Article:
Planning a trip is a lot.
It used to be much easier. But even then, planning your vacation– from where to go, what do do, where to stay, and how you are going to get there–is always a time-consuming task filled with elements of joy, frustrations at times, and uncertainty. But once you’ve got it all together–elation!! Remembering that you have a break in your routine on the horizon is one of the best feelings ever. As we all know, COVID threw a wrench into everything, making the already time-consuming process of travel planning more complex and increasing travel-related stress to the max.
Thankfully, things have relaxed a bit when it comes to travel and COVID, and let’s really hope it stays that way. Back in April, as my husband Paul and I were getting ready for our trip to Paris, we still had to contend with the hurdles of COVID and travel. But knowing I was heading to Paris with Paul for a week, I was motivated to make it work.
A healthy dose of travel drama.
Travel drama can make you really, really appreciate the experience that is coming your way, but usually not until you have arrived at your destination! The spectrum of travel-drama is as wide as the horizon…and varies greatly from person to person. Every day travel-drama usually consists of you trying to get your documents in order, obtain COVID test results, secure rides to and from activities for your children, find a pet-sitter after yours cancels last minute and generally arrange for life to run smoothly while you are away. As soon as that plane lifts off the ground, the train leaves the station or your wheels have started rolling…you’ll be at your destination and will have forgotten about it all. As these summer days of travel are cruising along, I feel so inclined to share my cautionary tale of my recent trip to Paris.
Is ignorance bliss?
Our trip to Paris departed on a Sunday evening. We weren’t worried about submitting our documents because we had heard that the COVID restrictions had been lifted for travel to Paris, and we wouldn’t need to test to leave, but only to come back to the US. So, on Thursday, we submitted our travel documentation to leave the country through the United Airlines travel portal. We were so excited as we became closer than ever to our Paris excursion! But wait, not so fast! Curveball number one was that we didn’t have a “recent enough” COVID booster shot. So we were required to get a very expensive rapid PCR test within a day of travel. OK, we could handle that one, been there done that a thousand times. We were able to make a reservation at a nearby clinic on Saturday morning. We got this!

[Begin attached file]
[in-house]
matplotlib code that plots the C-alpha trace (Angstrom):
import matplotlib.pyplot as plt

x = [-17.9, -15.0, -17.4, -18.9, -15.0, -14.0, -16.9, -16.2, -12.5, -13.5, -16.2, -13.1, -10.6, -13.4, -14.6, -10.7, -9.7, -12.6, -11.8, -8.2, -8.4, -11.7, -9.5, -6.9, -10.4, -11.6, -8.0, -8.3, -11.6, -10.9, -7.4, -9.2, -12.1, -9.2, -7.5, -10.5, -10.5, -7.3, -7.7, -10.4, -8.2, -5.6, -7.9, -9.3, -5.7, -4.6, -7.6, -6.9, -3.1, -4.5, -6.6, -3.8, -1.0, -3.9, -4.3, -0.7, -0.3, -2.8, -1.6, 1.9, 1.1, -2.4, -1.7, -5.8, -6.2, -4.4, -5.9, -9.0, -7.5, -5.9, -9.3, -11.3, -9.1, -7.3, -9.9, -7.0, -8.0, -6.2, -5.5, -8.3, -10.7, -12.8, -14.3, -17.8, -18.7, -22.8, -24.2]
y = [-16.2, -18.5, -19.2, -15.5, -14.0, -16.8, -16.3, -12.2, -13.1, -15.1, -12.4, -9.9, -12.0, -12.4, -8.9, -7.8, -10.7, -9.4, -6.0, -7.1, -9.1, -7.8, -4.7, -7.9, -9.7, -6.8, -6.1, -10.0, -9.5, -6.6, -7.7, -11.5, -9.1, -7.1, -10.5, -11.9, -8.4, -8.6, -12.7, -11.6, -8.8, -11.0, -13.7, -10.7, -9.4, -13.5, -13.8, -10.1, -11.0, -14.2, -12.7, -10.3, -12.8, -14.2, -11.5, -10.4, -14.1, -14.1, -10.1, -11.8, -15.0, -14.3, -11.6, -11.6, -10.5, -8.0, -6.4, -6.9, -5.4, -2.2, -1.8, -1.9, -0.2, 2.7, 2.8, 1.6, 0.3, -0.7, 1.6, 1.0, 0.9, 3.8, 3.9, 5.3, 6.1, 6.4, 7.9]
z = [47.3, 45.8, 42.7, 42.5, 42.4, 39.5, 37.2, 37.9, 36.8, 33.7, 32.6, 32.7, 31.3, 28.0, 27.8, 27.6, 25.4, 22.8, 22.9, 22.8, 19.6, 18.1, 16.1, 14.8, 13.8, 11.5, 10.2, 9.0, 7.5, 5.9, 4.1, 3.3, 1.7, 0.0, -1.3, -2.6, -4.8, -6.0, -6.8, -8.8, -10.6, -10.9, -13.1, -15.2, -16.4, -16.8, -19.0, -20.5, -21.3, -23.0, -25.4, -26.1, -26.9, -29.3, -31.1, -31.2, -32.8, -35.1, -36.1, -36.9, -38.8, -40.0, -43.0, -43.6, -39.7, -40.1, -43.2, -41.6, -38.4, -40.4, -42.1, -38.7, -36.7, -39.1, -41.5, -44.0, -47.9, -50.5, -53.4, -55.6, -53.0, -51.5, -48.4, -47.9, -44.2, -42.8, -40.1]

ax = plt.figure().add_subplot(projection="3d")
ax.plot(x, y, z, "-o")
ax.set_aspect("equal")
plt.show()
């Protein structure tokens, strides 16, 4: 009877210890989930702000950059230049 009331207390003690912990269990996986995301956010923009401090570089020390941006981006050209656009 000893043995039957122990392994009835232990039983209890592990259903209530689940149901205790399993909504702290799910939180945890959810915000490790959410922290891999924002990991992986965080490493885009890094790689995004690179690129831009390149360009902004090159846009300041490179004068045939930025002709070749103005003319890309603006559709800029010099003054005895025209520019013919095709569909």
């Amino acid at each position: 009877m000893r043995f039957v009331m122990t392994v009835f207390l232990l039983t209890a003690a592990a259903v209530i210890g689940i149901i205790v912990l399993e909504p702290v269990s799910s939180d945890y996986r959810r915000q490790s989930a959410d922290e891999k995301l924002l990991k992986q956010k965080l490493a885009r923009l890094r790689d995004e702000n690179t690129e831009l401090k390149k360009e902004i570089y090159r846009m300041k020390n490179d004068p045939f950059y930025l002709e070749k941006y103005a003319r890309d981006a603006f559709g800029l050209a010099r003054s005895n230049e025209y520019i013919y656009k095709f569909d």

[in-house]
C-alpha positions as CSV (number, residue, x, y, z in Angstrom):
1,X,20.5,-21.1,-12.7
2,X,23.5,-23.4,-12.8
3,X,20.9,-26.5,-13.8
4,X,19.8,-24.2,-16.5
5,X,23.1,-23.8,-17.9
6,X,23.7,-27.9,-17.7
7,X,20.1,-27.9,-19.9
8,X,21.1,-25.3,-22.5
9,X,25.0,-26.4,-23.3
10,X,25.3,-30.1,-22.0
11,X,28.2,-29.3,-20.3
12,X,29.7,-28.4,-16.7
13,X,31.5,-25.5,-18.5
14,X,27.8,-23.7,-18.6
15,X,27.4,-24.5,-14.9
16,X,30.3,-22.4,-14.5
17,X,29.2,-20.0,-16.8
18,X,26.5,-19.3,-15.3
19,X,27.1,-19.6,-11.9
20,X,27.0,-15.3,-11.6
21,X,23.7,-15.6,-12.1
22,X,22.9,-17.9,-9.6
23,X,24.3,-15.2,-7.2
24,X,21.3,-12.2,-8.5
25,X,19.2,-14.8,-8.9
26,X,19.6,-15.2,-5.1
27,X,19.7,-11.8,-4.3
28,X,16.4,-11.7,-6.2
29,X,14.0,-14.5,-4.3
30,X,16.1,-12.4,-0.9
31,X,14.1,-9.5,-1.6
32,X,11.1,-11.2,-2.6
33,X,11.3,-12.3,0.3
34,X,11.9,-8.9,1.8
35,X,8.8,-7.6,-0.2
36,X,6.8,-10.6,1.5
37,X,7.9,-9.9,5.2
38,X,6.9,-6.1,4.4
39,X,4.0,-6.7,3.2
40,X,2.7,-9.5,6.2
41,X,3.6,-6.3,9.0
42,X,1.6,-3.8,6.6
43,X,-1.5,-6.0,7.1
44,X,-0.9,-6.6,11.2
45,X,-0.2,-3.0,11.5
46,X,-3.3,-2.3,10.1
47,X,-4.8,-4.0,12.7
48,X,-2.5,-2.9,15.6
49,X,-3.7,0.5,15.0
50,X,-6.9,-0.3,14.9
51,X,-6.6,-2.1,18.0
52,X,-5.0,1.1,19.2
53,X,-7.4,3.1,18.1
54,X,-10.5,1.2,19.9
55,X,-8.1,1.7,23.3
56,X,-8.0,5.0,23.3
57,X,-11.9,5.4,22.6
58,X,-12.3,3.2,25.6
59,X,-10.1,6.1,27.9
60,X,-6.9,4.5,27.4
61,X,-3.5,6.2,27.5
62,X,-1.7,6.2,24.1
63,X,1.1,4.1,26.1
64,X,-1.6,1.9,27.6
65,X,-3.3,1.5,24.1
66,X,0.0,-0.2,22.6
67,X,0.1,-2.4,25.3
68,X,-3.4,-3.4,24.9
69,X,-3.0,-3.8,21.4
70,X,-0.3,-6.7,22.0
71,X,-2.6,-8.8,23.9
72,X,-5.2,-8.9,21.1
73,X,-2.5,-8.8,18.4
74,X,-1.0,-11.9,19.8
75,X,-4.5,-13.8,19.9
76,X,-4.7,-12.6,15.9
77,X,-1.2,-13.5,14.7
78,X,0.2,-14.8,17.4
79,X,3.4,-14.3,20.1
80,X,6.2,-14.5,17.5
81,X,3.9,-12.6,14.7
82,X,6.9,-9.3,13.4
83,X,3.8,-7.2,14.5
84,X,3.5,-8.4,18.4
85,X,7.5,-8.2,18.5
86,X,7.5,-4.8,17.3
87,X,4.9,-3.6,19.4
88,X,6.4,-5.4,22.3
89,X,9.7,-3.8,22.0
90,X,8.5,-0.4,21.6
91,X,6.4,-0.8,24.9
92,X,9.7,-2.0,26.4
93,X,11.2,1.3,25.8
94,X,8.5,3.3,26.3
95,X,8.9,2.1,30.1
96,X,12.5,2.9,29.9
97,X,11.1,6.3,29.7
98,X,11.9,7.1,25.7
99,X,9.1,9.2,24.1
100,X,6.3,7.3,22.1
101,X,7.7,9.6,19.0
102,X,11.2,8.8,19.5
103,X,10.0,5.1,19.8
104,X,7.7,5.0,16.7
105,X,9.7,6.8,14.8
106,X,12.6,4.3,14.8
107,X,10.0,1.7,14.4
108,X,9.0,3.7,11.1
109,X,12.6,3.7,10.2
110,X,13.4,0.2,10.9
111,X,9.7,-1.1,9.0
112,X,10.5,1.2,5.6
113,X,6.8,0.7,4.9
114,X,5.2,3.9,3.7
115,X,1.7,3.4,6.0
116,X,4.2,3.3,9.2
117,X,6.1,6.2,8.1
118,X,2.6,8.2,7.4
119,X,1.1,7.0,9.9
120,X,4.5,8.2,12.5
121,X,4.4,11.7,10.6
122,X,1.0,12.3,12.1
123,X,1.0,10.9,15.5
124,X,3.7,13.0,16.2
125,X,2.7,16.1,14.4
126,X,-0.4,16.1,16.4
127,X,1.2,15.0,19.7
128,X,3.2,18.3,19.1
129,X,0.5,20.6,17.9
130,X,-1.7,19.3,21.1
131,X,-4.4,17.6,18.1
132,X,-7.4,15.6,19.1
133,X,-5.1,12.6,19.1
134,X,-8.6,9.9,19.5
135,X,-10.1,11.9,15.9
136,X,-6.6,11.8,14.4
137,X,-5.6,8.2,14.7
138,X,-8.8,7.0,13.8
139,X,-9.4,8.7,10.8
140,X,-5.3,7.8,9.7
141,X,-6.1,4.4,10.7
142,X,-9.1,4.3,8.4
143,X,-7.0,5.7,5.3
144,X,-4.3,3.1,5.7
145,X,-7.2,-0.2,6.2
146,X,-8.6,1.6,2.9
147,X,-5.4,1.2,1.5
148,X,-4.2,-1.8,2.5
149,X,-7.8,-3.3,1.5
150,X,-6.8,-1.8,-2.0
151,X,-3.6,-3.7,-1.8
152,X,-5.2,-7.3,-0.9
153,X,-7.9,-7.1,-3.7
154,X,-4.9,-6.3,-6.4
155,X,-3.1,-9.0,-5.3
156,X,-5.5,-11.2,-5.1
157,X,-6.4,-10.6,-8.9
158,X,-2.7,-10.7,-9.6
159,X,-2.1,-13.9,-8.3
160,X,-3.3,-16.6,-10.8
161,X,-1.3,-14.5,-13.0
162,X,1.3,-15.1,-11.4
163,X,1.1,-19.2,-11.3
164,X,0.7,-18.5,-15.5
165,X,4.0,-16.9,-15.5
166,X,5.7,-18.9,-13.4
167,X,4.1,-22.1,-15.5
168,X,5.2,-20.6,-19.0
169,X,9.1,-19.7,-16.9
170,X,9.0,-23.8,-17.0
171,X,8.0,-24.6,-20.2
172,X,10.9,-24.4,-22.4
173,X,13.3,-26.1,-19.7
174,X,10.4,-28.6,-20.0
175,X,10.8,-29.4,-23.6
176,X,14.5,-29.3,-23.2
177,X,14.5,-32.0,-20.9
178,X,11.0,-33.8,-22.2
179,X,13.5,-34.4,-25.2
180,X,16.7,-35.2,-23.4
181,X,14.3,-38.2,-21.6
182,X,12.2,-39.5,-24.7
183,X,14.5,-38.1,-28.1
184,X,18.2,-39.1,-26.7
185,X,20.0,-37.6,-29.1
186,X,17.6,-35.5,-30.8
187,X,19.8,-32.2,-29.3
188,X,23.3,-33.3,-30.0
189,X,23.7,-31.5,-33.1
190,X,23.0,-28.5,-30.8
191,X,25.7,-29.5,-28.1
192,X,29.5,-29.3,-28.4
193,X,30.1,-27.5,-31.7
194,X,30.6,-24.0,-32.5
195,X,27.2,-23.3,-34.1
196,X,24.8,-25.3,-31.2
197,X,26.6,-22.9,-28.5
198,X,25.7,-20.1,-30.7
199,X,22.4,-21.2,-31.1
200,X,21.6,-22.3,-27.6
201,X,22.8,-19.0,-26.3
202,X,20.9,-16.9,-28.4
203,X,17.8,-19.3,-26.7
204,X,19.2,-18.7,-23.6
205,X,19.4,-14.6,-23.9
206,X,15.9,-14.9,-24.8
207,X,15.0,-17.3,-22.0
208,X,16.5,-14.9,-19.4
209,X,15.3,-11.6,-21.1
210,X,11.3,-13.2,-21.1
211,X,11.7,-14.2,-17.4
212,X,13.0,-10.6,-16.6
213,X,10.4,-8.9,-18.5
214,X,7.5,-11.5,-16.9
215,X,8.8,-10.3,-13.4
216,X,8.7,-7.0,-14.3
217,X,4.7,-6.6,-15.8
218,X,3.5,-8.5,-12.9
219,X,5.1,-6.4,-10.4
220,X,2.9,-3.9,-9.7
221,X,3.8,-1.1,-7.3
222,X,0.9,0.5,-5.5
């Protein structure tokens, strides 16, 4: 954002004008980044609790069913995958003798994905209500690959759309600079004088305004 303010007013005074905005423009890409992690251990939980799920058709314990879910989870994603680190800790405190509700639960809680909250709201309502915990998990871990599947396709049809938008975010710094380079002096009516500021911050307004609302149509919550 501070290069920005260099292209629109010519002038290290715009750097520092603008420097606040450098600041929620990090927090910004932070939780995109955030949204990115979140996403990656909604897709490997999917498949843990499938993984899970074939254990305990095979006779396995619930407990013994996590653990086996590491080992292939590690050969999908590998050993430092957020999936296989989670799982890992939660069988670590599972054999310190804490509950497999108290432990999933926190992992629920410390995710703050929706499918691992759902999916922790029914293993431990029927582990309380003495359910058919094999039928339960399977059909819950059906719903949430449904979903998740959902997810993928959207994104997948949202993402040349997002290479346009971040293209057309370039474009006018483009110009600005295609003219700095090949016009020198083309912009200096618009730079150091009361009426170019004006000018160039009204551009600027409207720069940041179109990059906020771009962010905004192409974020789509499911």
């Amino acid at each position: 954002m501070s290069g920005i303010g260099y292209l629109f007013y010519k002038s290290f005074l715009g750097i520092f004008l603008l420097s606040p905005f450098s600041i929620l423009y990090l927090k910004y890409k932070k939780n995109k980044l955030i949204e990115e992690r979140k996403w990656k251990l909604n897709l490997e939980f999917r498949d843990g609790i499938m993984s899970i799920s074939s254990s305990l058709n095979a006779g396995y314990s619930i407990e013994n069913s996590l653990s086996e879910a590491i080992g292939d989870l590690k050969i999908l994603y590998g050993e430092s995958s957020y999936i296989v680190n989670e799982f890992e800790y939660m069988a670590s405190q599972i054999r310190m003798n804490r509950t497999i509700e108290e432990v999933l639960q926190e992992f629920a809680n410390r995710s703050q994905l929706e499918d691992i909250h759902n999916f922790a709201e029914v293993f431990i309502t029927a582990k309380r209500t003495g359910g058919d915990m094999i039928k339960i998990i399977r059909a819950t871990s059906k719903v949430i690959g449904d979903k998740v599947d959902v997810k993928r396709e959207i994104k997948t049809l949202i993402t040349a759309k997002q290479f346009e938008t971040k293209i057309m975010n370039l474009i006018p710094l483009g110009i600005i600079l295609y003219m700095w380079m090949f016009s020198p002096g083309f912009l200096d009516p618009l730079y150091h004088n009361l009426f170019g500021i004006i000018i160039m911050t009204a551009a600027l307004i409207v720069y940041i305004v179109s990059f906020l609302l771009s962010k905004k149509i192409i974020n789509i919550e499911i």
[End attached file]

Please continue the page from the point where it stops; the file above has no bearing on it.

Curveball number two was coming a little faster, with more spin than we had bargained for. My passport, not due to expire until 89 days after the day we planned to return to the US, was denied. Yes, denied. Paul and I were in shock. Huh? There is an expiration to the expiration date of a passport?? Who knew that a country can put its own expiration date on your passport? And for some countries, that window can be up to six months in advance! For Paris, your passport needs to be current for at least three months after you return to the US, meaning my 89 days led me to miss that cut off by just one day. And, from my informal survey, I’ve concluded that 30-40% of travelers are aware of this. That’s a lot of people who just aren’t aware. If your passport has always been valid when you are traveling, how on Earth would you know this?
Passport 911? Apparently not.
Upon receiving the news that my passport was rejected and we would not be able to leave for the Paris trip we had been dreaming of and planning for months, we immediately went into crisis mode. I continued to pack and do laundry as Paul was making calls in his office, first to “rush” passport services, and of course the National Passport Information Center, basically anyone who could help us at 8:30PM on a Thursday night. I was shocked to learn that the National Passport office was open from 8AM to 10PM EST. We are on CST. Phew!
The news wasn’t good. As our flight was leaving Sunday night, the “rush” office was unable to help us within our time frame. And, our only other option, an appointment at the National Agency office in Chicago, was not available for weeks. The only appointments available were in San Antonio and Honolulu a day or two after our flight departed. Apparently, our situation was not an emergency, and didn’t qualify for an “emergency appointment.” What? My immediate need for champagne, walks down narrow, moody streets, contemplating over the works of our most revered artists and architects and enjoying delicacies on café tables obviously didn’t qualify. Nor did “momma needs a break.” We live 45 minutes north of Chicago–I just couldn’t accept the news that there was no place in the greater Chicago area that couldn’t help me renew my passport. What is this, 1985?